Running a business is all about innovation. Whether you're a biotechnology upstart, a cutting-edge technology company, or a large-scale retailer, innovation is paramount to a business' success. Without innovation, companies run the risk of complacency and getting passed by competitors -- or, even worse, folding up shop altogether, like Circuit City did a couple of years ago.

No company gets a "free pass" when it comes to adapting its business plan. When push comes to shove, we need to ask ourselves: Will this company innovate or die?

Today, let's take a closer look at Sirius XM (Nasdaq: SIRI) to determine whether the company can adapt to rapidly changing consumer demands, or whether it will be pushed into the background.

What's wrong with Sirius XM?
First off, I do indeed raise my right hand, put my longtime biases aside, and agree to look at Sirius objectively.

From a shareholder standpoint, there is nothing wrong with Sirius. Since being rescued by Liberty Capital (Nasdaq: LCAPA) (Nasdaq: LCAPB) from a brush with bankruptcy two years ago, the stock has been a daytrader's dream. Unfortunately for staunch buy-and-hold advocates, the stock has been a nightmare -- perhaps less of a nightmare of late, but nonetheless a portfolio eyesore.

The two worries that most investors, including myself, have with Sirius are its very large debt load and its ability to retain customers. Being heavily levered to the tune of $3.1 billion in debt places the company's debt-to-equity ratio at 10.35. Putting this into perspective, companies with debt-to-equity ratios greater than 3 are usually a red flag. To succeed, Sirius must also retain customers who join the service with a free trial upon purchasing a new satellite radio-equipped car or truck.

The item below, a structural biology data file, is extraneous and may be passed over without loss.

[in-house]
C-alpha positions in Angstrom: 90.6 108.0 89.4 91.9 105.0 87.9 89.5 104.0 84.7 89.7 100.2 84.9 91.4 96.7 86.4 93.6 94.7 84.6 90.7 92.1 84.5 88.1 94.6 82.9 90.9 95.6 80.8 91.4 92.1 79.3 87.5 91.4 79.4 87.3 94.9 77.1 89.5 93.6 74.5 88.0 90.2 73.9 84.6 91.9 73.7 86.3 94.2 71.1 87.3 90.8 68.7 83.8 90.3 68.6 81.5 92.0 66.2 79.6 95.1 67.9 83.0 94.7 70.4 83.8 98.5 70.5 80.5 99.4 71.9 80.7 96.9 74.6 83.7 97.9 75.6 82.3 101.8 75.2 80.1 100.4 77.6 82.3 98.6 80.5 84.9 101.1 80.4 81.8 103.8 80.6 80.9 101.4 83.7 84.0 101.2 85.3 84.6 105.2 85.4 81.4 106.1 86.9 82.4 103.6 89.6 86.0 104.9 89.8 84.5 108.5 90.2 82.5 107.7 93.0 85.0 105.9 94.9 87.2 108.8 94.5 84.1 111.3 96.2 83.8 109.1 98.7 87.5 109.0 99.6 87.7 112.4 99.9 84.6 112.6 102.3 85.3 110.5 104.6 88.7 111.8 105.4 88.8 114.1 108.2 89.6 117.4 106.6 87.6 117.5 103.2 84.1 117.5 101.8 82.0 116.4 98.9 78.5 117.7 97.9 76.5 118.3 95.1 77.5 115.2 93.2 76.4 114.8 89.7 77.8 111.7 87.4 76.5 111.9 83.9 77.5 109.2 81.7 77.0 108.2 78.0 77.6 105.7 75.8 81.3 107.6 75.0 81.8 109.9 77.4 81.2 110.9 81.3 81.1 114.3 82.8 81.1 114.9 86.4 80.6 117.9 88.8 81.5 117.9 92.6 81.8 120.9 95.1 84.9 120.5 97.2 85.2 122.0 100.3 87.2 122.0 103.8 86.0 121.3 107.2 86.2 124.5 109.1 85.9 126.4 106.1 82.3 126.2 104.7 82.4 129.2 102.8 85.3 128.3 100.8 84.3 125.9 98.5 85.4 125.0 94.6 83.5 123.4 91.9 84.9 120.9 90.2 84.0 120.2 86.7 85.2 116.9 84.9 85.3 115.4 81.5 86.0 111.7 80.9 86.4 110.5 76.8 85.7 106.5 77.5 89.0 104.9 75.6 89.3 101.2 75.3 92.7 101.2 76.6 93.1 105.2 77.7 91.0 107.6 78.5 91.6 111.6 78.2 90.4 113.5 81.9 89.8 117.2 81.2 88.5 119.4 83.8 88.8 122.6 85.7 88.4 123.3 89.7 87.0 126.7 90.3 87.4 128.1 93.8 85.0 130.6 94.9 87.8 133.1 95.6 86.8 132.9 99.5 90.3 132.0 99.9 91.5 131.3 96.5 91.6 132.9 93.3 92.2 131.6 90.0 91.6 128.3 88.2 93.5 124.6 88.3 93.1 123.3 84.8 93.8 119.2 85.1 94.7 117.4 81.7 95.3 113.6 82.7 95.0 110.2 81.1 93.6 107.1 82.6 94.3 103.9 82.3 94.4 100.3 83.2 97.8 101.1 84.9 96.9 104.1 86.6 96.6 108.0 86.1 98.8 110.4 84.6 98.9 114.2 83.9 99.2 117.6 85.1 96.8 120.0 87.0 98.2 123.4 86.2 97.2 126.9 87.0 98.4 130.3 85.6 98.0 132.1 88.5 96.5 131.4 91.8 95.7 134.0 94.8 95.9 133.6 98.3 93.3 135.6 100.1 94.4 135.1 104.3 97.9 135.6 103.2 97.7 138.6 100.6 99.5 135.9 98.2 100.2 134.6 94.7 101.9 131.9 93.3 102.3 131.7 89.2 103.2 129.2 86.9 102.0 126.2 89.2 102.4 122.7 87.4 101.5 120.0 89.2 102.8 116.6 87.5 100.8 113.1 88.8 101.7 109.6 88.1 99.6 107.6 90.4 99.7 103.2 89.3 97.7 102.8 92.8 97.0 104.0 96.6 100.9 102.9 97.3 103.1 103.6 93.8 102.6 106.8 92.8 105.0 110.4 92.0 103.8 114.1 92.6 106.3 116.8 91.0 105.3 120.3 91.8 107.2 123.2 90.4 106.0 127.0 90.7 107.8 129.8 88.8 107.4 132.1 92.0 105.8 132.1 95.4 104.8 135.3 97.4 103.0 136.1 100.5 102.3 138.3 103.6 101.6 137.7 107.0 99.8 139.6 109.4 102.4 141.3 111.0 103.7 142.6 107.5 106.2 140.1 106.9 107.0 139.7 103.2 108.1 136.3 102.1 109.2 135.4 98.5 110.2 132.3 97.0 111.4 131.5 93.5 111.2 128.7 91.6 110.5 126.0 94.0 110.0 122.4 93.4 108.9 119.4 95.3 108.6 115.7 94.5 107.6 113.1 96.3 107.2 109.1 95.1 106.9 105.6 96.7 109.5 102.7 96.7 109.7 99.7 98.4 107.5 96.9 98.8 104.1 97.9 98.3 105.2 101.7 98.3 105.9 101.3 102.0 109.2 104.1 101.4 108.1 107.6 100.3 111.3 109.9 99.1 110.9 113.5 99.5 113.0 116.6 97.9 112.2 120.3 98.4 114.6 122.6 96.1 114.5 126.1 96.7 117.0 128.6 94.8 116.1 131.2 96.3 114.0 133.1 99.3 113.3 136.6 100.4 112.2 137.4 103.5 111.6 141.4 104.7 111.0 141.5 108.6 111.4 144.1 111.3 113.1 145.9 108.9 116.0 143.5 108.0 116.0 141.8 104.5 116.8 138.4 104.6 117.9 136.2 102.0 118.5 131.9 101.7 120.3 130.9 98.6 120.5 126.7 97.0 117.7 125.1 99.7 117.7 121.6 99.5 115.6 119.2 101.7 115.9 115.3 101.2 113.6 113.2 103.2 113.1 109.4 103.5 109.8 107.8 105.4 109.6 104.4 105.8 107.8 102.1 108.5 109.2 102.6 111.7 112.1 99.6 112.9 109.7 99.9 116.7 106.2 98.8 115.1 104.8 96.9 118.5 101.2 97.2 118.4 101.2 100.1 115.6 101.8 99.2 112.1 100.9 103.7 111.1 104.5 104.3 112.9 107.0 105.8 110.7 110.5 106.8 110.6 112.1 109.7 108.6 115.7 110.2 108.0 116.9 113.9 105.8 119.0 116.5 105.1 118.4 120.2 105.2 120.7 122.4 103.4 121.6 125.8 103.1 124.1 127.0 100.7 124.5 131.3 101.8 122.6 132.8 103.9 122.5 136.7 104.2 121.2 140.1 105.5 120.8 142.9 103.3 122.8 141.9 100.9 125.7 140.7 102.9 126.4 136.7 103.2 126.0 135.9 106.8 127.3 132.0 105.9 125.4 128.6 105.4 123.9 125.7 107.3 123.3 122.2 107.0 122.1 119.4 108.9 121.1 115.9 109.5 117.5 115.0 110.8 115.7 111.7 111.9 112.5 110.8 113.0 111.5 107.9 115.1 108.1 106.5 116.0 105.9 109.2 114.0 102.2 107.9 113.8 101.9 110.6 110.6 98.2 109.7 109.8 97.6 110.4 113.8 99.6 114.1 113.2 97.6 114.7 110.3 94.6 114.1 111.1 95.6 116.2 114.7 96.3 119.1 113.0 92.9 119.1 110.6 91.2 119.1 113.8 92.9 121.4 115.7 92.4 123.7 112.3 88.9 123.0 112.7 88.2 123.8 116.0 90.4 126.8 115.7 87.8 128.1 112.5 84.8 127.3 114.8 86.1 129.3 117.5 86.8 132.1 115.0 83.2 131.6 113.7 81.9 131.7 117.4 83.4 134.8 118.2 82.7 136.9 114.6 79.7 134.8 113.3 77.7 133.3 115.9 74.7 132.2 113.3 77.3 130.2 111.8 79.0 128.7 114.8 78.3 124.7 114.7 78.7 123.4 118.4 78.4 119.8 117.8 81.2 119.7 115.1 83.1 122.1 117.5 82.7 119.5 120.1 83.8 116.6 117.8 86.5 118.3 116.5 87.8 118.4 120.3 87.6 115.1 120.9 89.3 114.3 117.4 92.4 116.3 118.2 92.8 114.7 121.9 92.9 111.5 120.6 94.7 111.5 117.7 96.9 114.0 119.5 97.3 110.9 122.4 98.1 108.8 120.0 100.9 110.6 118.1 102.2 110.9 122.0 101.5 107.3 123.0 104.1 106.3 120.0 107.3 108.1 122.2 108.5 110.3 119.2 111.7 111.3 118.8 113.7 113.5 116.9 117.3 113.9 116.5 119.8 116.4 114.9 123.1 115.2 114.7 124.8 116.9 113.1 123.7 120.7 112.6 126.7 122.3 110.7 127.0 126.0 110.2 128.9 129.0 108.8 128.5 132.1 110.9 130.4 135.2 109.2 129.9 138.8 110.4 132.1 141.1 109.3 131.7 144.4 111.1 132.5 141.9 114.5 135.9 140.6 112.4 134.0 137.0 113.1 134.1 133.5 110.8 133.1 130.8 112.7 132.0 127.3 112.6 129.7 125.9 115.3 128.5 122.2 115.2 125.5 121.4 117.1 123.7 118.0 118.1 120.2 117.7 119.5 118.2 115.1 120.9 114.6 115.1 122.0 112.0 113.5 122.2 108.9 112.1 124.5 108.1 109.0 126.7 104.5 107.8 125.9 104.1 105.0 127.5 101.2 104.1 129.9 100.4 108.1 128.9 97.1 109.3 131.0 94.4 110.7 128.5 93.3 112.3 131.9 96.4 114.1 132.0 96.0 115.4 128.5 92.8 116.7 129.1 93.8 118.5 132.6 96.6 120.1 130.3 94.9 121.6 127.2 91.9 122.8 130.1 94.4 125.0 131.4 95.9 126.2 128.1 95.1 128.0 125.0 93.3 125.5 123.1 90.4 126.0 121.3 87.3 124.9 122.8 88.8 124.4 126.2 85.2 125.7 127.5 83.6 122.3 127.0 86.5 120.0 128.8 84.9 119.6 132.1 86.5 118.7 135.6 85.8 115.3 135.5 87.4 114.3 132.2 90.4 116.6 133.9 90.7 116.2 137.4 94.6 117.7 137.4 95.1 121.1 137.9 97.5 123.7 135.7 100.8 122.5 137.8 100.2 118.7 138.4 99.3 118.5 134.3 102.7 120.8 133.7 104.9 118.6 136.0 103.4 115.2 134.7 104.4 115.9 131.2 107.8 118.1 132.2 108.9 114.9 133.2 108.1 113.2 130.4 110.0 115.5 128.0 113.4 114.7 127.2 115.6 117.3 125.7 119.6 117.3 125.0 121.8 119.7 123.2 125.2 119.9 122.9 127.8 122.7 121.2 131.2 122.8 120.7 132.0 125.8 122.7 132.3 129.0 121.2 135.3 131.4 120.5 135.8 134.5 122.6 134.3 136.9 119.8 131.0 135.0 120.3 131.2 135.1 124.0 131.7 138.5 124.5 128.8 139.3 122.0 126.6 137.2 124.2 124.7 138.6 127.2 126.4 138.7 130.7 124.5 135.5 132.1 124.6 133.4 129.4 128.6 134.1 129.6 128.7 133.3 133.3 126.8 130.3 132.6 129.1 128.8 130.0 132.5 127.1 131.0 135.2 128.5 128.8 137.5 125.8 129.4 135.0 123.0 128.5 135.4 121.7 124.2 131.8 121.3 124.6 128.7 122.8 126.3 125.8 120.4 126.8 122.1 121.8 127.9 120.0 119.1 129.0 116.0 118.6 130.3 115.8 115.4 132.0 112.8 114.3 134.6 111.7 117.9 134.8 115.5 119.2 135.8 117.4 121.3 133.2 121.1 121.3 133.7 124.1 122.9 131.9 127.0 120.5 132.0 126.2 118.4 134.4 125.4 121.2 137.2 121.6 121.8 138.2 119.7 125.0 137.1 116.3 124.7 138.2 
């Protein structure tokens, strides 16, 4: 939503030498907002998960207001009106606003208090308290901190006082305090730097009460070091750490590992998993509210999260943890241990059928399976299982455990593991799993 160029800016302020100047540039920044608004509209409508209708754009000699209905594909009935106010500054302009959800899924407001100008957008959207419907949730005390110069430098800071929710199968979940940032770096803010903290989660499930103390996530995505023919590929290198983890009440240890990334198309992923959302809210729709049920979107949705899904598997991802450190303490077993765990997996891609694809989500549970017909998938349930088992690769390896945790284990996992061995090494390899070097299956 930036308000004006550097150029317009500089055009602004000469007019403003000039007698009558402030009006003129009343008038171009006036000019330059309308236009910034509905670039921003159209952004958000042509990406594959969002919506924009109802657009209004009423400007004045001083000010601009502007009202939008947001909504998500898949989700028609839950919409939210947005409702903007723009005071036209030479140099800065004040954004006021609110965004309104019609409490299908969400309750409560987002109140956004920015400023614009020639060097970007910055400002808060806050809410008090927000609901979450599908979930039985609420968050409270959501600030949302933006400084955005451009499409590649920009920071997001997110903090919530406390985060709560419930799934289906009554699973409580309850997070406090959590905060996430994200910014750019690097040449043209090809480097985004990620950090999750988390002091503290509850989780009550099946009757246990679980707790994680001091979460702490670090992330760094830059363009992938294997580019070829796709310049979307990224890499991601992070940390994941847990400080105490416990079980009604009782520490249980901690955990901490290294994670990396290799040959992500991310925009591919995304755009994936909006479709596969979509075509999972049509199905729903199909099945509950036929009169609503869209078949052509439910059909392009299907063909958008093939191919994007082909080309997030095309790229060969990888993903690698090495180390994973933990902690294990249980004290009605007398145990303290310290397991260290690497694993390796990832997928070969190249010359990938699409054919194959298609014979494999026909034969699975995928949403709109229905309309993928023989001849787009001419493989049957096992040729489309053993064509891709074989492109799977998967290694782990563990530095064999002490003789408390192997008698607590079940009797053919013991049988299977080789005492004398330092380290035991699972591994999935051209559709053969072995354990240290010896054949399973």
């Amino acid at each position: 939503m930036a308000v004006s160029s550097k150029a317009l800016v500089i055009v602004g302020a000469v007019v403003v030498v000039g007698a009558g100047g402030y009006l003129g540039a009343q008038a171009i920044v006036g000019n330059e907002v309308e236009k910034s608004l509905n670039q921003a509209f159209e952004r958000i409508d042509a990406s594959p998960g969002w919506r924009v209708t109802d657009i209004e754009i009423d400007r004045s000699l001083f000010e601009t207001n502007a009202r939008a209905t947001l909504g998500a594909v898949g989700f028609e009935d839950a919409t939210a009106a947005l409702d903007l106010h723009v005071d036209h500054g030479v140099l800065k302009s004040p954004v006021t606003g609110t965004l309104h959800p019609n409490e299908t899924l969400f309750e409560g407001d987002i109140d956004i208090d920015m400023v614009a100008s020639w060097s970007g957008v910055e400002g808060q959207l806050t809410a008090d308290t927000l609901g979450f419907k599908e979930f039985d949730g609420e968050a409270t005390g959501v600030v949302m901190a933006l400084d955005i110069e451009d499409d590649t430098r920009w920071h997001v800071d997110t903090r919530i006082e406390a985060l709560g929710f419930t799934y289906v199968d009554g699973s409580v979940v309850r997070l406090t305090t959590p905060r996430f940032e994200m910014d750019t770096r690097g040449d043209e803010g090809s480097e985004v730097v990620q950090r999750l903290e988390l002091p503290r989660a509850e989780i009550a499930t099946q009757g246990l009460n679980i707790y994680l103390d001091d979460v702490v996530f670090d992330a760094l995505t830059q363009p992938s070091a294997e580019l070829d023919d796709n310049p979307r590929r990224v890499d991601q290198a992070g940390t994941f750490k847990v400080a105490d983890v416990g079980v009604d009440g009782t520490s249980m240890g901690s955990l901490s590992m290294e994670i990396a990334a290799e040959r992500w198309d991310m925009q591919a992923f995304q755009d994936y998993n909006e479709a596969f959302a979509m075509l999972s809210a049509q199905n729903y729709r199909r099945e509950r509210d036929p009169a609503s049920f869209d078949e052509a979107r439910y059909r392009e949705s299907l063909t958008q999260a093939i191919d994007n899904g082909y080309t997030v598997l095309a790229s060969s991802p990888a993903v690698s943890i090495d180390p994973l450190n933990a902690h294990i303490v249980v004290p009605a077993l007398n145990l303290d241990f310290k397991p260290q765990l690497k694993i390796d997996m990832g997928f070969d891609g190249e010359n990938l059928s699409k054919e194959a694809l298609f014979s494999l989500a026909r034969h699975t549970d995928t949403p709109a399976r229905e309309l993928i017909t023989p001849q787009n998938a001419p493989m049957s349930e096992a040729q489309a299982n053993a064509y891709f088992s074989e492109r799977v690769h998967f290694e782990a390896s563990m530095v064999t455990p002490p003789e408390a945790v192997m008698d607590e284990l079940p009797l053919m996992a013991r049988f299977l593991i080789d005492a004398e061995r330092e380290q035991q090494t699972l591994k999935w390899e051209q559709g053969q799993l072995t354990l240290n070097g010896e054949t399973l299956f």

Getting Sirius XM back on track
I'm not the CEO of Sirius XM, but for a moment, let's pretend I am. As I see it, there are three things Sirius XM needs to tackle to get its business moving again:

  • Address the debt: Sirius XM would have made Houdini proud with the slight-of-hand debt swap it pulled last year. The company was able to issue $700 million in new notes at a rate that was 362 basis points below what it was paying before, and push its maturity date out to 2018. Still, complacency in paying off its debt load nearly broke Sirius' back in 2009. The company needs to find ways to pay off its debt now, rather than waiting until the last minute again.
  • Focus on the conversion rate: Sirius has never had a problem getting users to try its service, especially when purchasing a new vehicle. But getting them to keep the service when their free trials end is another story. Until recently, Sirius's conversion rate was trending higher, but this trend has reversed of late. Its most recent quarterly filing showed that only 44.7% of its users kept the service. Sirius will need to fix this, and find new ways of entering the auto market, to thrive.
  • Get aggressive: CEO Mel Karmazin fought hard to get the Sirius and XM merger past the FCC, but he hasn't differentiated his company as a better choice than Pandora, or even Apple (Nasdaq: AAPL), which is making its iTunes platform increasingly cloud-friendly. Sirius needs to take it to Pandora and Apple's playground and show them who rules in streaming media.

What's the verdict?
Sirius never ceases to amaze me. At one time, I didn't ever feel it'd be profitable. Still, shareholders must be concerned to see the company's conversion ratio falling, and I have to wonder how willing consumers will be to accept higher subscription rates. I no longer feel Sirius is on deathwatch, but given its still-massive debt load, I still think its future has considerably more clouds than rays of sunshine.

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Fool contributor Sean Williams has no material interest in any companies mentioned in this article. You can follow him on CAPS under the screen name TMFUltraLong. The Motley Fool owns shares of Apple. Motley Fool newsletter services have recommended buying shares of Apple, and creating a bull call spread position in Apple. Try any of our Foolish newsletter services free for 30 days. We Fools may not all hold the same opinions, but we all believe that considering a diverse range of insights makes us better investors. The Motley Fool has a disclosure policy that even shock-jocks would appreciate.